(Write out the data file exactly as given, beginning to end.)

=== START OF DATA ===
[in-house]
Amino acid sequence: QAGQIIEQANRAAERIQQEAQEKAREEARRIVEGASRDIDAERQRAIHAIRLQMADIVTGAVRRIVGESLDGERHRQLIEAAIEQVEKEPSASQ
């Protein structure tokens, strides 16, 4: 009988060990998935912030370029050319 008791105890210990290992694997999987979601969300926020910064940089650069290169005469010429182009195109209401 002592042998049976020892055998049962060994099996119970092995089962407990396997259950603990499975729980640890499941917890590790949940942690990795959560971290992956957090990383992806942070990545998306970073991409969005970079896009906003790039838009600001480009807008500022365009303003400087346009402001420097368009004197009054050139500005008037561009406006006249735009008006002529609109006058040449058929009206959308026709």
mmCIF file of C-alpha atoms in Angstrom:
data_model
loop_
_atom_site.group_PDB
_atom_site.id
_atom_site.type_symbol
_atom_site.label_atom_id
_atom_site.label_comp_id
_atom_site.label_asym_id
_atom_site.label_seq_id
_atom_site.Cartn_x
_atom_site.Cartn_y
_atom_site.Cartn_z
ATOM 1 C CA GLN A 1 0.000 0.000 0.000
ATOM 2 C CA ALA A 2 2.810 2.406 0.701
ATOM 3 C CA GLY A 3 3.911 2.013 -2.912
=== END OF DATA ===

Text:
[in-house]
Amino acid sequence: QAGQIIEQANRAAERIQQEAQEKAREEARRIVEGASRDIDAERQRAIHAIRLQMADIVTGAVRRIVGESLDGERHRQLIEAAIEQVEKEPSASQ
């Protein structure tokens, strides 16, 4: 009988060990998935912030370029050319 008791105890210990290992694997999987979601969300926020910064940089650069290169005469010429182009195109209401 002592042998049976020892055998049962060994099996119970092995089962407990396997259950603990499975729980640890499941917890590790949940942690990795959560971290992956957090990383992806942070990545998306970073991409969005970079896009906003790039838009600001480009807008500022365009303003400087346009402001420097368009004197009054050139500005008037561009406006006249735009008006002529609109006058040449058929009206959308026709």
mmCIF file of C-alpha atoms in Angstrom:
data_model
loop_
_atom_site.group_PDB
_atom_site.id
_atom_site.type_symbol
_atom_site.label_atom_id
_atom_site.label_comp_id
_atom_site.label_asym_id
_atom_site.label_seq_id
_atom_site.Cartn_x
_atom_site.Cartn_y
_atom_site.Cartn_z
ATOM 1 C CA GLN A 1 0.000 0.000 0.000
ATOM 2 C CA ALA A 2 2.810 2.406 0.701
ATOM 3 C CA GLY A 3 3.911 2.013 -2.912